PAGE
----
Two teens identified as suspects in social media post about shooting

GREENFIELD — Local police said they believe a group of students is responsible for a threat posted to social media over the weekend, leading administrators to increase security at Greenfield-Central High School on Monday morning.

Greenfield Police Chief Jeff Rasche said his detectives have identified two teenage suspects they believe were involved in creating a post stating a classmate would “shoot up” the high school Monday.

But officers think those students — a 17-year-old and a 14-year-old — didn’t act alone, and they’re working to determine to what extent other students might have been involved, Rasche said.

Meanwhile, a note from the high school principal stating students were safe to attend school Monday was Photoshopped by a prankster who tried to spread the word everyone should stay home. That prompted a second notice from administrators Sunday, assuring parents the building was safe.

To ease any lingering fears, nearly a dozen officers were stationed at the high school Monday.

The investigation began Sunday morning after parents and students spotted a post on Instagram alleging a Greenfield-Central High School student was planning a shooting at the school. Dozens sent notes to district administrators, alerting them to the threatening nature of the post, said Superintendent Harold Olin.

The post named a specific student as the would-be shooter but came from an account with a name school officials didn’t recognize, Olin said.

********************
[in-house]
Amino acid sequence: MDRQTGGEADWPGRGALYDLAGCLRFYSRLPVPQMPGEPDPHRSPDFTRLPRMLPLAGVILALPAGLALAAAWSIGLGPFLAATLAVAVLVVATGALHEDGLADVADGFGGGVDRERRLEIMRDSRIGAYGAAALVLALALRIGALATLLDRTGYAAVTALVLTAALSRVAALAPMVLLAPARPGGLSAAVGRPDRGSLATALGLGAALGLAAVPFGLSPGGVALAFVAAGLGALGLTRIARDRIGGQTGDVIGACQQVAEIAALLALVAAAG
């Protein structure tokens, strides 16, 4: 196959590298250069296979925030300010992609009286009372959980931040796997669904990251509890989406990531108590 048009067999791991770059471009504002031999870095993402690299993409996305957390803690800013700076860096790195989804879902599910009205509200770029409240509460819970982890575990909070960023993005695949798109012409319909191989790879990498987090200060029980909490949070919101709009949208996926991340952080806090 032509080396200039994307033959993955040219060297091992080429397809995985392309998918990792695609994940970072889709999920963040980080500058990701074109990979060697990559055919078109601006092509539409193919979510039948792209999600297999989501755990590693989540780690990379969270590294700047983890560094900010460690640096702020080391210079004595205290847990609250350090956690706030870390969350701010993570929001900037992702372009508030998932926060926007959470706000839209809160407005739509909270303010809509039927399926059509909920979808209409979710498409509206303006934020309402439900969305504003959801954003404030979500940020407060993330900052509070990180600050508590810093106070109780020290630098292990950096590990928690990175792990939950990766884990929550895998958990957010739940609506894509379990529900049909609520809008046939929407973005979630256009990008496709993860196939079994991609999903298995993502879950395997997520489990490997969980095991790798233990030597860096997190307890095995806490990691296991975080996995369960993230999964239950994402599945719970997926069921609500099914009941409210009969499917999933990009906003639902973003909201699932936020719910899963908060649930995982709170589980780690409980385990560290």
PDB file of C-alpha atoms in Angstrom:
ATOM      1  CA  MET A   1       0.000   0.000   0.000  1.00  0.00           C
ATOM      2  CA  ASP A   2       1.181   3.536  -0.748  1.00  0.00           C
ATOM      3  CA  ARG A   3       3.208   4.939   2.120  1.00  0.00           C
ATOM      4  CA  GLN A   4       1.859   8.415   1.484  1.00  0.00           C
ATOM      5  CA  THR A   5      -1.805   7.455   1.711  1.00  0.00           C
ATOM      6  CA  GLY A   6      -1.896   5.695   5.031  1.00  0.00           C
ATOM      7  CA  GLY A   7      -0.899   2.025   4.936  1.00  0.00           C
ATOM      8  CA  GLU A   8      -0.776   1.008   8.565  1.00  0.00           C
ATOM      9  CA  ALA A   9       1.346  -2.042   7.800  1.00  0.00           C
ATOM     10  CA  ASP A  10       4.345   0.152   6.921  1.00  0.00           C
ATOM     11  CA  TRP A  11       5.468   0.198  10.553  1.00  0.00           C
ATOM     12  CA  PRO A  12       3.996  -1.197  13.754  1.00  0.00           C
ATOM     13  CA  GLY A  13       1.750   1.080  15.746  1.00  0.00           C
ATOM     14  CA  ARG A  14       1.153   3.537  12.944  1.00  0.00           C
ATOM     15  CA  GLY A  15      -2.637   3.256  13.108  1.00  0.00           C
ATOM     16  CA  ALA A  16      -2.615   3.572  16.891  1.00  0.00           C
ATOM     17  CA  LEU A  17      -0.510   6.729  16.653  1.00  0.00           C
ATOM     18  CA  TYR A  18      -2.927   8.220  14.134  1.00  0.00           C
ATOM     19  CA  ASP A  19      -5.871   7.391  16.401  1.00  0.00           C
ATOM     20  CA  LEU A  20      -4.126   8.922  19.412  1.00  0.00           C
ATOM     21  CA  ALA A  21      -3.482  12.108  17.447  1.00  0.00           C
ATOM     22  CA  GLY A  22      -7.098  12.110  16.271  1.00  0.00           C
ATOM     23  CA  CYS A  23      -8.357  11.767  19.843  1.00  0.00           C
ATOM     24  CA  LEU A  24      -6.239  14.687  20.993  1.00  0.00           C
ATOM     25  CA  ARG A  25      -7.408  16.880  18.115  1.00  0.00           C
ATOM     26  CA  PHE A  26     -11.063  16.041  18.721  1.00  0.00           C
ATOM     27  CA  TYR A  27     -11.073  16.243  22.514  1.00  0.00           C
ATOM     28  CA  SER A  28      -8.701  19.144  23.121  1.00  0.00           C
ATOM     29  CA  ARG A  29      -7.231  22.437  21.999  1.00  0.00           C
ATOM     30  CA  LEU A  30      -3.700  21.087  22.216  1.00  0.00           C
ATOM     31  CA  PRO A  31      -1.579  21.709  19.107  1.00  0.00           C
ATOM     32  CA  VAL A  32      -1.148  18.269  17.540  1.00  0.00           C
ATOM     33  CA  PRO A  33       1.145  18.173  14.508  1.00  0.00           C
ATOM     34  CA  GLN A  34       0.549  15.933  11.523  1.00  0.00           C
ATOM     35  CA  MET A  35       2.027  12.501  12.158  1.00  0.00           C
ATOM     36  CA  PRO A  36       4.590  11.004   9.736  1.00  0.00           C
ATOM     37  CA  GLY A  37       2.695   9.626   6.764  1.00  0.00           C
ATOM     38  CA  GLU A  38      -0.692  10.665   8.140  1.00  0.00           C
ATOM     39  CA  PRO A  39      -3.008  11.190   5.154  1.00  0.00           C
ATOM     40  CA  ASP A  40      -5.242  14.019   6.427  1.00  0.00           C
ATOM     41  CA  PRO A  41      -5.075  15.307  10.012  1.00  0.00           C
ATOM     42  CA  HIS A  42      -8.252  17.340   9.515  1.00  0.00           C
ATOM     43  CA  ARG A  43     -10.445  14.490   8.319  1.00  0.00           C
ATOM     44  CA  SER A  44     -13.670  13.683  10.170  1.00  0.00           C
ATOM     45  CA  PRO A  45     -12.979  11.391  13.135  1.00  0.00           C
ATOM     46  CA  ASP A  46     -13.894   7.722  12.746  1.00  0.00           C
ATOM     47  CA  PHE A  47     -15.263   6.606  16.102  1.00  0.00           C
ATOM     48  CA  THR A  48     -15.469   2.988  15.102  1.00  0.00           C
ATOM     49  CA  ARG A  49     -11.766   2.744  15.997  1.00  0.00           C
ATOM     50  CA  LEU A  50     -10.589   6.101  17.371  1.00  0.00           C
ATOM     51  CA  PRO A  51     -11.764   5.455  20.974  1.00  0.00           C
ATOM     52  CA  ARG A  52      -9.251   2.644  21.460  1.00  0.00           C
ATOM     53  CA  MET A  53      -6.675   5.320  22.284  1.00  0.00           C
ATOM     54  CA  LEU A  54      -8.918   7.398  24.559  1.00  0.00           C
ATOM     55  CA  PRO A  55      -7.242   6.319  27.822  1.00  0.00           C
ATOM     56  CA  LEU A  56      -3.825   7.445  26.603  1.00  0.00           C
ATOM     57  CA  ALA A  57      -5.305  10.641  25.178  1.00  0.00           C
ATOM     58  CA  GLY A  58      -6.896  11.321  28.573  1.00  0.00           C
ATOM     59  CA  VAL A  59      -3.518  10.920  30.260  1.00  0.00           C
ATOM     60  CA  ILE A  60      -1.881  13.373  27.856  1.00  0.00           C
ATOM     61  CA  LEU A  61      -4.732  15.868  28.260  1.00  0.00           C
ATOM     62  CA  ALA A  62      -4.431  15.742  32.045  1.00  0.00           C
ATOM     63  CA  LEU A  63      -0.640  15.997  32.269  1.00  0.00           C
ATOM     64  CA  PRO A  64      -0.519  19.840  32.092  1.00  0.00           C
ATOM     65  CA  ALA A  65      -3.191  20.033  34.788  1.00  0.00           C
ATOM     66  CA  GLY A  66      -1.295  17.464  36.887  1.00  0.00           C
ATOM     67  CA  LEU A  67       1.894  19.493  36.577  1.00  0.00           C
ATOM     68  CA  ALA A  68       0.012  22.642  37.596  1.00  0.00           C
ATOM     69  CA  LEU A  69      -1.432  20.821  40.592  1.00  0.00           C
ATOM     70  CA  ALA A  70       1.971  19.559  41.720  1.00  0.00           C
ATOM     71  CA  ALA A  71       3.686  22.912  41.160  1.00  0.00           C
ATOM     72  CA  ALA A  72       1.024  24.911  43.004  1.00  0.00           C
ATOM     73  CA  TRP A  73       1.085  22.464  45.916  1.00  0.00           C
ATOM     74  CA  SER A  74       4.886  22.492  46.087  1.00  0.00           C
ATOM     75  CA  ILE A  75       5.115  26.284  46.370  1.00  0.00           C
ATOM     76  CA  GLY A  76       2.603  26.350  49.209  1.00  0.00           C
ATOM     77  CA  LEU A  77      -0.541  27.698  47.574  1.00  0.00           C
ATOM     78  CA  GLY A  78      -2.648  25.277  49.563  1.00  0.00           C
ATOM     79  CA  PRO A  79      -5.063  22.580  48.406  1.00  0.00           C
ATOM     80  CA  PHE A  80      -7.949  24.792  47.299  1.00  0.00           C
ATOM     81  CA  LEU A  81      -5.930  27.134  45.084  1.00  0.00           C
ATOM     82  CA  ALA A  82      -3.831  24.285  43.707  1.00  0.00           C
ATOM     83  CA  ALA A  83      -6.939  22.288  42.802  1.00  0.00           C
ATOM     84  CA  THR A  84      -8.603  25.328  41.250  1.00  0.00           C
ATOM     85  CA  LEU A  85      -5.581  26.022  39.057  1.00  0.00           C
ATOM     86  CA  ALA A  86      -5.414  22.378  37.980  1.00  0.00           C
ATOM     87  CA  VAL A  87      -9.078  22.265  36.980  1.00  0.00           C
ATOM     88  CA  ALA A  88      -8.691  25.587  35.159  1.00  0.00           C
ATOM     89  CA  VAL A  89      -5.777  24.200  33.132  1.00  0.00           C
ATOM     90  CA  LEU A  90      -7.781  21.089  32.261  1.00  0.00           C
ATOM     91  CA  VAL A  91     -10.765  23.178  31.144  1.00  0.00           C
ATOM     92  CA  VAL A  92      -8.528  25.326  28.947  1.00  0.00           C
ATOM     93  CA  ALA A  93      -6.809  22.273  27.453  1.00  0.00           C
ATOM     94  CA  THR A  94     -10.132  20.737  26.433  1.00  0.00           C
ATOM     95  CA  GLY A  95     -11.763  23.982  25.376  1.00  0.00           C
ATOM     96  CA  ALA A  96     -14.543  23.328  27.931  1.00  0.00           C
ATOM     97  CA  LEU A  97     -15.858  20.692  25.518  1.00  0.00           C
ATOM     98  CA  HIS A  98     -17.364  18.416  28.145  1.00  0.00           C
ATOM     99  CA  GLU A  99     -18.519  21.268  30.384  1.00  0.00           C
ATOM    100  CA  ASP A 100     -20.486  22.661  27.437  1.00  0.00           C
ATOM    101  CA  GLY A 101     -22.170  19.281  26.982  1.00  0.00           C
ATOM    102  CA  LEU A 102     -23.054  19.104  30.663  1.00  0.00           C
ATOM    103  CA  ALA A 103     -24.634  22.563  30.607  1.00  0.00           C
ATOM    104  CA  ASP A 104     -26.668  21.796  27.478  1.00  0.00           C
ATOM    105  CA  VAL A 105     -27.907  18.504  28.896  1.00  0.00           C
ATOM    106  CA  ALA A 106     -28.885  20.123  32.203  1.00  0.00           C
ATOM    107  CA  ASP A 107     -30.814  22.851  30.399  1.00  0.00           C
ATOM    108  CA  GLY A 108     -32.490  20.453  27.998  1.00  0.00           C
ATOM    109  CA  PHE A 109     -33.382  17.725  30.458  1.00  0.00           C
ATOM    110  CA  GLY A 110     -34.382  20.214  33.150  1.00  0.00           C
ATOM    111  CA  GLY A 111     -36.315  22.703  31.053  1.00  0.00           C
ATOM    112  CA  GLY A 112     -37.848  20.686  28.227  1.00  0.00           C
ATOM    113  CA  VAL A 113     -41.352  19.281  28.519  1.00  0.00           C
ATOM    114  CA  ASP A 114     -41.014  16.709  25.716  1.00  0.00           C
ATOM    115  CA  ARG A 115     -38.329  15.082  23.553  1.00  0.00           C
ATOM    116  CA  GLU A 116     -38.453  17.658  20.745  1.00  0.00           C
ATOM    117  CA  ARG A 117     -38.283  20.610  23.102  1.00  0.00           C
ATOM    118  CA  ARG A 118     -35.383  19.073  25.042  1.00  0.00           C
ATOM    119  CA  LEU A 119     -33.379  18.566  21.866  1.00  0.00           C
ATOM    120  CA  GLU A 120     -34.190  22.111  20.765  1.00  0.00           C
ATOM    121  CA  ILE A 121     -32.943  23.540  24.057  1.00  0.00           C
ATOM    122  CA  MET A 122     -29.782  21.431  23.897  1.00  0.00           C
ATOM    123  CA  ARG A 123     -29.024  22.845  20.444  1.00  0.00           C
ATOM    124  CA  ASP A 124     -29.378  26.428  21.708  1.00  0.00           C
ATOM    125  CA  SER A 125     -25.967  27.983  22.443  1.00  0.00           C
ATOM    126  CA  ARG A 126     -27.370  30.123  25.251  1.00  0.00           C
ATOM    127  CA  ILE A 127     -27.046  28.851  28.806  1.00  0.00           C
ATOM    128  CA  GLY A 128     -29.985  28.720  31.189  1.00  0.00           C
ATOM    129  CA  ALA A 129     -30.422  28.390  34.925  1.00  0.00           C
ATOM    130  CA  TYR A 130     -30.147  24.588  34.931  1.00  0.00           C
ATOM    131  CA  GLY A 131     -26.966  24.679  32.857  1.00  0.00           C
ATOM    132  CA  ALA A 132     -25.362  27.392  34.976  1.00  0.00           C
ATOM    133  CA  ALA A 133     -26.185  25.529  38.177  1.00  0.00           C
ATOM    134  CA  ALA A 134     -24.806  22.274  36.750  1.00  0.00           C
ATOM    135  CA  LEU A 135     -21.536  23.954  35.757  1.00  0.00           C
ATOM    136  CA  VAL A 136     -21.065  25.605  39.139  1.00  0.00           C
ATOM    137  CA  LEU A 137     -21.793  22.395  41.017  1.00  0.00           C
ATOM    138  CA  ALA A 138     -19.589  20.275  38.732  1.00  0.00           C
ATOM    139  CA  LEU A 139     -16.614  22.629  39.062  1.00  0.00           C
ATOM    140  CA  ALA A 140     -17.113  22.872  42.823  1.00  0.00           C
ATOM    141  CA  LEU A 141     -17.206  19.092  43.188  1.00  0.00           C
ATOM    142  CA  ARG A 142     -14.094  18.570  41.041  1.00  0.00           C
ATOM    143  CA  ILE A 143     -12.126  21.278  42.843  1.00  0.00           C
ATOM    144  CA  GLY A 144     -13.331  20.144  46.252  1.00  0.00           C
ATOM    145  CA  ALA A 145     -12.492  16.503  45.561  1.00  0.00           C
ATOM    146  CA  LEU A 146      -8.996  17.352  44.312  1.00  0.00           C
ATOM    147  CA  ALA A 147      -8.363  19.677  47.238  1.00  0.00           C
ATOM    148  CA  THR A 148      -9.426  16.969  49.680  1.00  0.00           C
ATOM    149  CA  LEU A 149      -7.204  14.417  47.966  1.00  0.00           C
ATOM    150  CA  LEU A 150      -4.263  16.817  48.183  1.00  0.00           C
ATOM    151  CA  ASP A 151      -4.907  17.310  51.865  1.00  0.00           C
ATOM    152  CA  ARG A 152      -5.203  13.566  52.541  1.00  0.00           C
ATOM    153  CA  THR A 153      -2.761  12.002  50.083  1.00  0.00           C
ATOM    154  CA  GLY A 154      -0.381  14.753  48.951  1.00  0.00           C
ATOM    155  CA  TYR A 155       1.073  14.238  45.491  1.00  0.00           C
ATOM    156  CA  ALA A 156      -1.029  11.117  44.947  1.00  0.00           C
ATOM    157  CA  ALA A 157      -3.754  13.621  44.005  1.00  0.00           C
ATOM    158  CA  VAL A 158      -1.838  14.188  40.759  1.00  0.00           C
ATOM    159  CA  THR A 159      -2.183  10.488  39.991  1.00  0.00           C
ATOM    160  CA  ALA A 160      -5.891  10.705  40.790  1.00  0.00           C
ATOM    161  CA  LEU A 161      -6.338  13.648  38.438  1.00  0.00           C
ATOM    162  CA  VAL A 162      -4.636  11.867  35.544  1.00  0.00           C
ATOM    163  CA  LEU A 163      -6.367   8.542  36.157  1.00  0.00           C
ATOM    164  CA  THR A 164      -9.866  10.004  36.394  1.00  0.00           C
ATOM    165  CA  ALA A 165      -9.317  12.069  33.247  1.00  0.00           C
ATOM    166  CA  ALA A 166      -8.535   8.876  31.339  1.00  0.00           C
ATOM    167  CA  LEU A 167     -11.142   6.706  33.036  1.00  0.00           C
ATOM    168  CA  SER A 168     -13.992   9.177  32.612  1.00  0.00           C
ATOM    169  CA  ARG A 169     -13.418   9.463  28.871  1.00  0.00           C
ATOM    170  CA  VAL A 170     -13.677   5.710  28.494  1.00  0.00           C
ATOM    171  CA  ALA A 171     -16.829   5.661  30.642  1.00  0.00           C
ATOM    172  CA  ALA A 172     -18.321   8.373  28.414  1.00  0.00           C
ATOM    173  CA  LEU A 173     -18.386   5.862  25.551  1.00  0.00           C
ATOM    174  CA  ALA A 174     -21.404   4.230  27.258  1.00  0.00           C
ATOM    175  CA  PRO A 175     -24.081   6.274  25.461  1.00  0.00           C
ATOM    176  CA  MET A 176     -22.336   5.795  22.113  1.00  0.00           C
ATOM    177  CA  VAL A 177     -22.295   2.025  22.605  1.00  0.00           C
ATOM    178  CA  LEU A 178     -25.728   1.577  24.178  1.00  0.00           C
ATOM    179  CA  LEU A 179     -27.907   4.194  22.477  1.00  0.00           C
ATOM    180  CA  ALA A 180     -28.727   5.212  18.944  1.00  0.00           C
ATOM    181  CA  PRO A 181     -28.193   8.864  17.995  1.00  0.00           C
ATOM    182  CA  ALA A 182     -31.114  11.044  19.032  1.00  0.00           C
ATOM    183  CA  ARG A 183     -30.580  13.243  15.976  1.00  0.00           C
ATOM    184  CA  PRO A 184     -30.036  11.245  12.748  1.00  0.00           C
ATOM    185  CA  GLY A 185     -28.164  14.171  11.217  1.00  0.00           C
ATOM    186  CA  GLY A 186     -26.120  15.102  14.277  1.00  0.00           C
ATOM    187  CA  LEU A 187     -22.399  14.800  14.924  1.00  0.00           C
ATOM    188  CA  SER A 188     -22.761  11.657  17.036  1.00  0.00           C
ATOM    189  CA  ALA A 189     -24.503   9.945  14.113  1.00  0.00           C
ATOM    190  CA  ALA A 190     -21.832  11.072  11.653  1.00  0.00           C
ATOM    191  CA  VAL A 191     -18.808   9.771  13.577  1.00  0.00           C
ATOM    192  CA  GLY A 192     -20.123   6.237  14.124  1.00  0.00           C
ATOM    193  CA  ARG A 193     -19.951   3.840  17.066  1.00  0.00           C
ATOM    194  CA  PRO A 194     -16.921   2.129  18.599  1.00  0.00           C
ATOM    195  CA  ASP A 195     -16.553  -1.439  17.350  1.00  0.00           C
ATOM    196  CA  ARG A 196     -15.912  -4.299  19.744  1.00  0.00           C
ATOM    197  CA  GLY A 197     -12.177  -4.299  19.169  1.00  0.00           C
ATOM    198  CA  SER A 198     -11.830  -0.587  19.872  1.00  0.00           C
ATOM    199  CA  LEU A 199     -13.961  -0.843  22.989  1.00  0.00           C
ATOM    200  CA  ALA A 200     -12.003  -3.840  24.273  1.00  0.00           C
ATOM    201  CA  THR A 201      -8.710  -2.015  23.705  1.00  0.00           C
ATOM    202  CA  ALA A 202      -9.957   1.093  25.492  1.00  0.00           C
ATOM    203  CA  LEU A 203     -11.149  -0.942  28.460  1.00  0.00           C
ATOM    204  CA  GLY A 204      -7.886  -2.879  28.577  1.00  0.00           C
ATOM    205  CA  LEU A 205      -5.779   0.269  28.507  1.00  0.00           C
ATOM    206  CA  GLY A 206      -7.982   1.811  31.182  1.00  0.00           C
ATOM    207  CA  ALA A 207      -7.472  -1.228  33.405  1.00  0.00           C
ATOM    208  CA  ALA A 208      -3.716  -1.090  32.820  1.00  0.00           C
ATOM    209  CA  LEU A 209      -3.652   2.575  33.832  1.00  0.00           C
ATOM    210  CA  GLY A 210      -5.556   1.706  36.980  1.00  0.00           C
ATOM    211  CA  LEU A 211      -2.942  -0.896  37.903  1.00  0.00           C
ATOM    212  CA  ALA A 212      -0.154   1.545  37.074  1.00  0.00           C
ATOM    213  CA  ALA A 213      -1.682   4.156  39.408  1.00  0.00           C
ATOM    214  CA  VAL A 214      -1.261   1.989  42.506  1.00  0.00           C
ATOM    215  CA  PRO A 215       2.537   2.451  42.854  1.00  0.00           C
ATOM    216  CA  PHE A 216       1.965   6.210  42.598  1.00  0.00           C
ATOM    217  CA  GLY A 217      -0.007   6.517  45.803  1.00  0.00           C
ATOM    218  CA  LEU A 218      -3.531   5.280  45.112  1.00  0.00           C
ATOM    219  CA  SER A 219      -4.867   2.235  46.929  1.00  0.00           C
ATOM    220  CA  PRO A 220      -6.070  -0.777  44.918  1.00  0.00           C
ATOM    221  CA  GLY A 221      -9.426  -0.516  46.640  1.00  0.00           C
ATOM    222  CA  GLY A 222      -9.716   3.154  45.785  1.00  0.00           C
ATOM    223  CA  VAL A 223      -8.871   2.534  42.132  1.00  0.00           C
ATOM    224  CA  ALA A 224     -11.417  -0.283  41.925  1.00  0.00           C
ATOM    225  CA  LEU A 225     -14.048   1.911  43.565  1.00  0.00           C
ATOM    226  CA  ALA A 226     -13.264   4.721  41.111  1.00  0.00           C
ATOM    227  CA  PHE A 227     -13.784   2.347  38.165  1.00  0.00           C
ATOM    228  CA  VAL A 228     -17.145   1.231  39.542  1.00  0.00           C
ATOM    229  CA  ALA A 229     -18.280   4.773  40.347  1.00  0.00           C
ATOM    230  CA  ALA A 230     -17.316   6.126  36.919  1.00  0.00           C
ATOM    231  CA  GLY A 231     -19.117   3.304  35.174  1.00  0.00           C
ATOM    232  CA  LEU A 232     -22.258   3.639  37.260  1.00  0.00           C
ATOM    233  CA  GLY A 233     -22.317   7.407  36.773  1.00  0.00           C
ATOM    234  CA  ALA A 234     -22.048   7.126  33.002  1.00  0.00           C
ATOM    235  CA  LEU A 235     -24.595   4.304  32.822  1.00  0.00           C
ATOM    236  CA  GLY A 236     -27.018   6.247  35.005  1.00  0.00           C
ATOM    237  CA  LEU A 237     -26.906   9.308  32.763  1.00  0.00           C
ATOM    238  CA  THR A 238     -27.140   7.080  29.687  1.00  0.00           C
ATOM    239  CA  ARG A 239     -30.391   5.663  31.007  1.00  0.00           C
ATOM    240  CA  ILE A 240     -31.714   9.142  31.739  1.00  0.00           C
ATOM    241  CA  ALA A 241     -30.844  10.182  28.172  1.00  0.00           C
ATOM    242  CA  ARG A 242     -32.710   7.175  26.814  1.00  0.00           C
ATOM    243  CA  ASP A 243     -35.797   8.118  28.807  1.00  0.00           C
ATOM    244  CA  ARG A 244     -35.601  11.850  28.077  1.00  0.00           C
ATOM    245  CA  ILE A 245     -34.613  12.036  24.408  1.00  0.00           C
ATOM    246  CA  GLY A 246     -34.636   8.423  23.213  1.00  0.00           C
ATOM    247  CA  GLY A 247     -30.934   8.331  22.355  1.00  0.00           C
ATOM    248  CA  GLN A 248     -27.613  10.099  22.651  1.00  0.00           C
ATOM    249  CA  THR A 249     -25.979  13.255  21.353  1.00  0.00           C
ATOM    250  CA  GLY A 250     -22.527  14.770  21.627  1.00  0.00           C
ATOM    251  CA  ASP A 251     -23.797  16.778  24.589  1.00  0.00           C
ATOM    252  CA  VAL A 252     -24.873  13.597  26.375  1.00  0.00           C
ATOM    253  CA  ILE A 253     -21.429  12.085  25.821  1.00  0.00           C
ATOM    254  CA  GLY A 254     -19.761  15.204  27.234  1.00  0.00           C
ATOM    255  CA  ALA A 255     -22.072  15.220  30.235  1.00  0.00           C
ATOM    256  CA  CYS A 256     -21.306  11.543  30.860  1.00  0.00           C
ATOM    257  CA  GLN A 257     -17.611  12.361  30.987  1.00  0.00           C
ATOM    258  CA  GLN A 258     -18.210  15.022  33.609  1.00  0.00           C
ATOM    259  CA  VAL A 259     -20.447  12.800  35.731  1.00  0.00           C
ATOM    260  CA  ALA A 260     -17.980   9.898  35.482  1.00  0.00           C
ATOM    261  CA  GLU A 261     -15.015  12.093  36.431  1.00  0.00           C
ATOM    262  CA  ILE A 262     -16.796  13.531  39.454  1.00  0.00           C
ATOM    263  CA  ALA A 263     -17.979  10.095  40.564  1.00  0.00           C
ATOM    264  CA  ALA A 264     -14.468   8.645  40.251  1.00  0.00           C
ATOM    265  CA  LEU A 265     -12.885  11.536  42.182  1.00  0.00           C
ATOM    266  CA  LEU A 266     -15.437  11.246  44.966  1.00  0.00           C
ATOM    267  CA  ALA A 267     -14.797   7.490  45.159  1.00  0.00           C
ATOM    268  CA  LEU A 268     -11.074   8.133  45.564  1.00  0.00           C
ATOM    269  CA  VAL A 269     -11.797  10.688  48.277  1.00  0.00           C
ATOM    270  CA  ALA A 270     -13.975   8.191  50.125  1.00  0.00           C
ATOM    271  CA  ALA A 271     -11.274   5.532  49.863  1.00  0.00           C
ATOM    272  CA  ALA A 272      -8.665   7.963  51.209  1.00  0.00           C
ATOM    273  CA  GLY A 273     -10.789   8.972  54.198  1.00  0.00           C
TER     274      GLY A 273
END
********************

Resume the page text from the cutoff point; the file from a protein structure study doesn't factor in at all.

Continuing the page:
Investigators met with the student named in the post and quickly determined he was not the one responsible for putting the threat online, Rasche said.

The investigation continued throughout the day Sunday, and police and school administrators determined it would be safe hold classes as usual Monday.

High school principal Jason Cary sent an email out to parents Sunday afternoon, assuring them the issue was being taken seriously and promising the building would be staffed by police Monday.

Someone Photoshopped part of that email to make it look as though Cary was urging students to stay home Monday and circulated the hoax online, adding a layer of confusion to an already messy situation, Olin said.

Additional messages and alerts were sent out Sunday night, again telling families that there was no need to keep students out of school, Olin said.

Greenfield Police Department officers and Hancock County Sheriff’s deputies patrolled the halls and parking lot Monday. Greenfield detectives also were on hand, questioning students they thought might know more about where the threats originated.

Olin hopes their presence served as a sign to parents, students and teachers that the district takes safety seriously and intends to prosecute those responsible, he said.

By press time Monday, officers still weren’t certain who made the Instagram post, Rasche said. The two students they identified as suspects admitted some involvement, but they hadn’t revealed any motive for why the posts were made, he said.

Investigators have confiscated cellphones and other electronics, hoping to learn more about others involved, he said. They’ve also reached out to Instagram and federal investigators to help determine how the post originated.

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Caitlin VanOverberghe is a reporter at the Greenfield Daily Reporter. She can be reached at 317-477-3237 or